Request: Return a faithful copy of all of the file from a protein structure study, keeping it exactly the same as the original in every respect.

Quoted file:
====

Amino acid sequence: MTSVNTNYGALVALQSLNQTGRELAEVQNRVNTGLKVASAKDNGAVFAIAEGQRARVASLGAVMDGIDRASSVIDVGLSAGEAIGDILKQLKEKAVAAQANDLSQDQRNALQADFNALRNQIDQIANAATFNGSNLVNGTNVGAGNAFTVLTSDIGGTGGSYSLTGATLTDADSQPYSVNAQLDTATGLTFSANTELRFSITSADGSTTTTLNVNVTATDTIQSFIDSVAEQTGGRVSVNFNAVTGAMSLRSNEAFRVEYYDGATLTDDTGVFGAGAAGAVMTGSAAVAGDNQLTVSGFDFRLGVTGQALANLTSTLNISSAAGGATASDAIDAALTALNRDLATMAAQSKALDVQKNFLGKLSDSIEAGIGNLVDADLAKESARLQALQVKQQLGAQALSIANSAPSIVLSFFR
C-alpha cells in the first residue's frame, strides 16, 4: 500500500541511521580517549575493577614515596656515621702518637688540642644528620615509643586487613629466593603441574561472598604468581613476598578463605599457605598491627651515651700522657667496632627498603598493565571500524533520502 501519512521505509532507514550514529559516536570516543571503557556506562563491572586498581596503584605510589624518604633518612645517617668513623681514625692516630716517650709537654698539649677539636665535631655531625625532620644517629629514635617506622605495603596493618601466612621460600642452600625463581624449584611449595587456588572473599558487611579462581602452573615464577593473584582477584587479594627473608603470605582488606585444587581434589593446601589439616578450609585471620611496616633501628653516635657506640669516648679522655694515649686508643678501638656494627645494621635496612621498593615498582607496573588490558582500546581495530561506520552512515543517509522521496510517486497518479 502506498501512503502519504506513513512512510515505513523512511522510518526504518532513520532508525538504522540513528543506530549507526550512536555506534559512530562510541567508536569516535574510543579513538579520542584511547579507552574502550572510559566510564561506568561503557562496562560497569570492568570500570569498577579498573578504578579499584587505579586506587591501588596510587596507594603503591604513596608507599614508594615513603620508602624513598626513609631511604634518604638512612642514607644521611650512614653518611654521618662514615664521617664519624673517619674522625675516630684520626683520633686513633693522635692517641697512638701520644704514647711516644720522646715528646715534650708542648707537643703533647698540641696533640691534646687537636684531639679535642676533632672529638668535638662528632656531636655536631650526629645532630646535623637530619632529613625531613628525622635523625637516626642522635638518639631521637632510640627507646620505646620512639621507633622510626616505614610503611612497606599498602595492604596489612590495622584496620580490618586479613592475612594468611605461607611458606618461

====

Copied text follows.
Amino acid sequence: MTSVNTNYGALVALQSLNQTGRELAEVQNRVNTGLKVASAKDNGAVFAIAEGQRARVASLGAVMDGIDRASSVIDVGLSAGEAIGDILKQLKEKAVAAQANDLSQDQRNALQADFNALRNQIDQIANAATFNGSNLVNGTNVGAGNAFTVLTSDIGGTGGSYSLTGATLTDADSQPYSVNAQLDTATGLTFSANTELRFSITSADGSTTTTLNVNVTATDTIQSFIDSVAEQTGGRVSVNFNAVTGAMSLRSNEAFRVEYYDGATLTDDTGVFGAGAAGAVMTGSAAVAGDNQLTVSGFDFRLGVTGQALANLTSTLNISSAAGGATASDAIDAALTALNRDLATMAAQSKALDVQKNFLGKLSDSIEAGIGNLVDADLAKESARLQALQVKQQLGAQALSIANSAPSIVLSFFR
C-alpha cells in the first residue's frame, strides 16, 4: 500500500541511521580517549575493577614515596656515621702518637688540642644528620615509643586487613629466593603441574561472598604468581613476598578463605599457605598491627651515651700522657667496632627498603598493565571500524533520502 501519512521505509532507514550514529559516536570516543571503557556506562563491572586498581596503584605510589624518604633518612645517617668513623681514625692516630716517650709537654698539649677539636665535631655531625625532620644517629629514635617506622605495603596493618601466612621460600642452600625463581624449584611449595587456588572473599558487611579462581602452573615464577593473584582477584587479594627473608603470605582488606585444587581434589593446601589439616578450609585471620611496616633501628653516635657506640669516648679522655694515649686508643678501638656494627645494621635496612621498593615498582607496573588490558582500546581495530561506520552512515543517509522521496510517486497518479 502506498501512503502519504506513513512512510515505513523512511522510518526504518532513520532508525538504522540513528543506530549507526550512536555506534559512530562510541567508536569516535574510543579513538579520542584511547579507552574502550572510559566510564561506568561503557562496562560497569570492568570500570569498577579498573578504578579499584587505579586506587591501588596510587596507594603503591604513596608507599614508594615513603620508602624513598626513609631511604634518604638512612642514607644521611650512614653518611654521618662514615664521617664519624673517619674522625675516630684520626683520633686513633693522635692517641697512638701520644704514647711516644720522646715528646715534650708542648707537643703533647698540641696533640691534646687537636684531639679535642676533632672529638668535638662528632656531636655536631650526629645532630646535623637530619632529613625531613628525622635523625637516626642522635638518639631521637632510640627507646620505646620512639621507633622510626616505614610503611612497606599498602595492604596489612590495622584496620580490618586479613592475612594468611605461607611458606618461